The winners of last fall’s Green Fund grants are seeing their projects come to fruition.
Eight projects were awarded either a one-time grant or loan by Penn’s Green Fund, a fund set up as a component of the Climate Action Plan to encourage new sustainability practices on campus.
Among this year’s winners include a bike-sharing pilot program, a collection of ozone washing machines and an organic farming initiative.
In this feature, we take a closer look at some of these projects.
For College junior Chris Cruz, one thing that Penn has been missing is a comprehensive bike-sharing system.
The idea for PennCycle came to Cruz in the summer of his freshman year.
Fast-forward a few years and — along with the help of College sophomore Madison Roberts and Wharton sophomore Alex Rattray — Cruz has been able to make his idea a reality.
PennCycle, which is now part of Penn Student Agencies, will begin in March with a pilot program run at Hill College House. After paying a $10 membership fee, students and staff can choose from 20 bikes to use whenever and wherever they want.
But the student founders have plans beyond the business side.
“Another aspect is that we’re hoping to make PennCycle not just a service but make it a social group,” Roberts said. “We’re hoping to fill the void of a Penn bike club.”
Ozone Washing Machines at Pottruck
Though it may seem like a relatively new discovery, ozone technology has actually been in existence since the 19th century, according to second-year Master of Environmental Studies graduate student Marissa Rosen.
Last semester, Rosen successfully pitched and received a grant to start a pilot program in Penn’s Pottruck Health and Fitness Center. The program will install an ozone generator in Pottruck, which will be connected to the industrial-sized washing machines that are currently used to clean towels.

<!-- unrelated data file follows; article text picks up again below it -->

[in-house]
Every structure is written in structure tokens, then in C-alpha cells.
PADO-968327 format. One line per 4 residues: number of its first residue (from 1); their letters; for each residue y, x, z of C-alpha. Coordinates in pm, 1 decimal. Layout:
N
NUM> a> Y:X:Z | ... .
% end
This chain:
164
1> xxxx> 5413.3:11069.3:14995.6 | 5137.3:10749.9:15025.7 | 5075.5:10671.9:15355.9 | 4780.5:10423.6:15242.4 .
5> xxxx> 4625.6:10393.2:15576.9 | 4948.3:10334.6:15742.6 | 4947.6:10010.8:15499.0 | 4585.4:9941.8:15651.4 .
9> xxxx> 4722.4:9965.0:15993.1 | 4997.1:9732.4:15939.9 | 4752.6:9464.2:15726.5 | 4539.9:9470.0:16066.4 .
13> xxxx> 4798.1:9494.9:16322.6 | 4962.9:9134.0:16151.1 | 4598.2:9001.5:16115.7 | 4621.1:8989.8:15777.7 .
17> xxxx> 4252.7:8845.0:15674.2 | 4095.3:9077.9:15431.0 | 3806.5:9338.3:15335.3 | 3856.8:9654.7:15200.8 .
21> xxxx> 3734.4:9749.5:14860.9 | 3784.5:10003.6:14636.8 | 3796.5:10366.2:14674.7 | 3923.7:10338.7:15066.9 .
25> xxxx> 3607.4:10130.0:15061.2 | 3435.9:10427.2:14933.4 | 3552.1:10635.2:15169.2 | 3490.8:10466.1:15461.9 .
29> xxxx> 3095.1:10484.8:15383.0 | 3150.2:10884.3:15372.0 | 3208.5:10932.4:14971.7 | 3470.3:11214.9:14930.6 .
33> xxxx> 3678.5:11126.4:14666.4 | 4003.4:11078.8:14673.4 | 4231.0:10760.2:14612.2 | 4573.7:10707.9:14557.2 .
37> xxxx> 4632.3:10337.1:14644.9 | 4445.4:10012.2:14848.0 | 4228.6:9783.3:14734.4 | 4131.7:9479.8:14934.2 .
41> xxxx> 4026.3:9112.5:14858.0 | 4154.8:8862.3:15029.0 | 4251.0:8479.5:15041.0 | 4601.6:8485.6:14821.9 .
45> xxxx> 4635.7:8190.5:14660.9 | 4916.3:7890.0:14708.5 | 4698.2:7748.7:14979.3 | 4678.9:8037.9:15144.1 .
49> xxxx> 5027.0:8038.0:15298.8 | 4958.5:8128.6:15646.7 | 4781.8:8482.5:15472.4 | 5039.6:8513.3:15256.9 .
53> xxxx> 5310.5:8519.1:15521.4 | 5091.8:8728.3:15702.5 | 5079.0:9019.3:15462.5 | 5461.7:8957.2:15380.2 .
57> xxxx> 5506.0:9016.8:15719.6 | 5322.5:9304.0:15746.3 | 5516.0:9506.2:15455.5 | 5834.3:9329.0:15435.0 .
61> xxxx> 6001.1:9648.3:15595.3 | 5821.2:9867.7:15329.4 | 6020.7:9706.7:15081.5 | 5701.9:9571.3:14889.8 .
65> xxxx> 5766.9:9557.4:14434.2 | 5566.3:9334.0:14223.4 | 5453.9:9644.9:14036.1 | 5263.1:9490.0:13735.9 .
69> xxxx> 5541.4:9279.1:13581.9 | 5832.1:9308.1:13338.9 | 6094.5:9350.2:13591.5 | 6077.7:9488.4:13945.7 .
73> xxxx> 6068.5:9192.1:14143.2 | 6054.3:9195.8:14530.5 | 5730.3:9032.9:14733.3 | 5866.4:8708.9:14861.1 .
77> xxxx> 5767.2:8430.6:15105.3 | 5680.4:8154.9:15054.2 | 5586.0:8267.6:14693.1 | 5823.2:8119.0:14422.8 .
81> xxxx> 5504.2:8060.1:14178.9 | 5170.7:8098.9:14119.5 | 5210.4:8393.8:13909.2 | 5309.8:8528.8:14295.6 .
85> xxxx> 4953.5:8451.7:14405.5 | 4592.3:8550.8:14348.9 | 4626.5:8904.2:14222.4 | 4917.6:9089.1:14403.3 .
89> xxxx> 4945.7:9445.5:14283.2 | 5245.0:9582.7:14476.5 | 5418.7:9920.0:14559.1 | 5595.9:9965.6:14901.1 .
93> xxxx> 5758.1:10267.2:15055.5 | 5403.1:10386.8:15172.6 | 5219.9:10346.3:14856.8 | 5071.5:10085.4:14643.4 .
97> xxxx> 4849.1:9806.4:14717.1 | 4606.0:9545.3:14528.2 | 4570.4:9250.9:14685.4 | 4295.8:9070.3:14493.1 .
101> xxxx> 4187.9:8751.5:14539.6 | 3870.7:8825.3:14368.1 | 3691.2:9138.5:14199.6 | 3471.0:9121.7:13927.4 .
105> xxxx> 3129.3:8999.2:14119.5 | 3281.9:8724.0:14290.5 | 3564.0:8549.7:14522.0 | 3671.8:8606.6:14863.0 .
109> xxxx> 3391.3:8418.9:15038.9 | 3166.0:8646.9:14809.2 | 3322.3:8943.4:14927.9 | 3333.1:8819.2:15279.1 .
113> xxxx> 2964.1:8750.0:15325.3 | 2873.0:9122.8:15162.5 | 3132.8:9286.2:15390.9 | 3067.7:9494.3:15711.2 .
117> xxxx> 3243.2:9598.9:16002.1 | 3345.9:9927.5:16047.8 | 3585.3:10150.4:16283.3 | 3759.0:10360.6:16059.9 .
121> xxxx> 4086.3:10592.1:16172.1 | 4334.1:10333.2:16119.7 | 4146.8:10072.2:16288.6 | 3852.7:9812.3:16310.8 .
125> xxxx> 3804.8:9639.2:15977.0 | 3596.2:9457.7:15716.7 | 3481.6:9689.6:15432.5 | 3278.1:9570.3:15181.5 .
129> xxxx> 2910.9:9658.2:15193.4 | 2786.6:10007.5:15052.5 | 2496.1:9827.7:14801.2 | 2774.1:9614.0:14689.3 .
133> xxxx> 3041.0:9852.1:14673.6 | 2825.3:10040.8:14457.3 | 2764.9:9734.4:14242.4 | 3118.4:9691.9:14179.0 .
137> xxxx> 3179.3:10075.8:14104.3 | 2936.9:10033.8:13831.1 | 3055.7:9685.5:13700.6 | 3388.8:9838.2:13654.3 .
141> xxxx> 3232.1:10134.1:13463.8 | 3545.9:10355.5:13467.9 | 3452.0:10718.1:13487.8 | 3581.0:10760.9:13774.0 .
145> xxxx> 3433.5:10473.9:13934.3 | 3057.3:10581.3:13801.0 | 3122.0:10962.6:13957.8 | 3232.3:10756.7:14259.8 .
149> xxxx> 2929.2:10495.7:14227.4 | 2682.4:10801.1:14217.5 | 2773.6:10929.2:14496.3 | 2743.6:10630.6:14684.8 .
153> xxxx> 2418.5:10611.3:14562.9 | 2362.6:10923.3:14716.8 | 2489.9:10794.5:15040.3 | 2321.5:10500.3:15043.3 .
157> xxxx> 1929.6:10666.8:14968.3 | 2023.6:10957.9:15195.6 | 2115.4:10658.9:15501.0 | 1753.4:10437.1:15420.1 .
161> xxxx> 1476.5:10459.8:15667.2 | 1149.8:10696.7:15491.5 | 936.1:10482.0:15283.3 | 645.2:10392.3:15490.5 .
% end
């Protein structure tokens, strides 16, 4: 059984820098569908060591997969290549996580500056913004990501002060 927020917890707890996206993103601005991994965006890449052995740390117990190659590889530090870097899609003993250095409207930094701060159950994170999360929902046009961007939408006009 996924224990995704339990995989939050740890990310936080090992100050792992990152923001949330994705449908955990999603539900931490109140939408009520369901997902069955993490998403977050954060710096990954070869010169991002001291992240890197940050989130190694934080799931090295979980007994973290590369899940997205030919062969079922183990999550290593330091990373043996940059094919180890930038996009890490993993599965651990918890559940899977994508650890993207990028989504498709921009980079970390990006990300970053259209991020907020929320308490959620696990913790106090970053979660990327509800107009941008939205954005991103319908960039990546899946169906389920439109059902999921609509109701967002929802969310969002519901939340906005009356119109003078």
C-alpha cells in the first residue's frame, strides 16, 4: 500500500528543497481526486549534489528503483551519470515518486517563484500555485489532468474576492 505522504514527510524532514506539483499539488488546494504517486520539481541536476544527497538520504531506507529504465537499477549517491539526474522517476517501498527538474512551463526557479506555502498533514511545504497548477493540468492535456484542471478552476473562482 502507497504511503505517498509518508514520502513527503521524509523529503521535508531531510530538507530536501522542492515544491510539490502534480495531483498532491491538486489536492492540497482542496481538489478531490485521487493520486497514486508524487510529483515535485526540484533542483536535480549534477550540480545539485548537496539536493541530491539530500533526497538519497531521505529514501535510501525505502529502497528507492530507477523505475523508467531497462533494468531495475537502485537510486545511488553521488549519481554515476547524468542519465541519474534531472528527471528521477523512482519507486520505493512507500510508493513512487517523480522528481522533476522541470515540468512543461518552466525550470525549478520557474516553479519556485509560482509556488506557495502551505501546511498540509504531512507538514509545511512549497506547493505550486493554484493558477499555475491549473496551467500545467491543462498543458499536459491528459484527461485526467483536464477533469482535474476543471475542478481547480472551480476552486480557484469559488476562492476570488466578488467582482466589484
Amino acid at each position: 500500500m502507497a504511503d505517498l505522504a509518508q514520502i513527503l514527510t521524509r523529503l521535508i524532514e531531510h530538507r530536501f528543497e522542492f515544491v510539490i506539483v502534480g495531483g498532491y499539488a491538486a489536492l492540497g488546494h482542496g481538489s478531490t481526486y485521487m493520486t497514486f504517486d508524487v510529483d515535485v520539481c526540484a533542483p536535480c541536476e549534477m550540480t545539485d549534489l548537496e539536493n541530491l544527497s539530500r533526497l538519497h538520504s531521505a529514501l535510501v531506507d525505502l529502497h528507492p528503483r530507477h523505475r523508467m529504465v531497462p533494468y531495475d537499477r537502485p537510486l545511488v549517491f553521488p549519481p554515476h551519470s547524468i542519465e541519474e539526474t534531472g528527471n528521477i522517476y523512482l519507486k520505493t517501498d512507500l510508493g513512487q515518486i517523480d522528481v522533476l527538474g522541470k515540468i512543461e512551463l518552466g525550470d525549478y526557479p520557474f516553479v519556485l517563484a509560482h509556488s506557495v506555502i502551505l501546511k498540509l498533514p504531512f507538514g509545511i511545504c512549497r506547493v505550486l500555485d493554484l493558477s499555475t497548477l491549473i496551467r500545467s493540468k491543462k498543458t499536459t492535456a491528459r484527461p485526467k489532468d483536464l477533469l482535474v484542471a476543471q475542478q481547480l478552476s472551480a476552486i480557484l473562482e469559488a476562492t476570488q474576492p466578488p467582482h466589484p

Rosen initially came up with the idea as part of an Academically Based Community Service course she was taking over a year ago.
“I go to the gym and I use the towels. I figured they had to be doing a ton of laundry because of all the patrons they have every day,” Rosen said. “So I wanted to do something related to that.”
Once implemented, the ozone generator will kill nearly 100-percent of germs, Rosen said. It will also reduce the amount of energy, detergent and bleach being used to wash towels.
“Not only are we consuming less, but we’re dumping less pollutants into our water stream,” Rosen said.
Penn’s Netter Center for Community Partnerships is teaming up with a group of local high-school students to bring organic farming into an urban setting.
Through Franklin’s Farmers — another Green Fund grant recipient — high-school interns with the Netter Center’s Agaston Urban Nutrition Initiative will teach Penn students and staff about organic farming.
While the program has its own garden located near 37th and Filbert streets, Franklin’s Farmers will encourage its participants to start their own gardens closer to home.
The project will provide seeds and basic planting tools to those who sign up, in addition to workshops that will teach participants the basics of farming.
“Folks in the Penn community would learn about urban community farming and, in exchange, maybe they would donate produce to help improve food security in West Philadelphia,” director of the Urban Nutrition InitiativDanny Gerber said.Comments powered by Disqus
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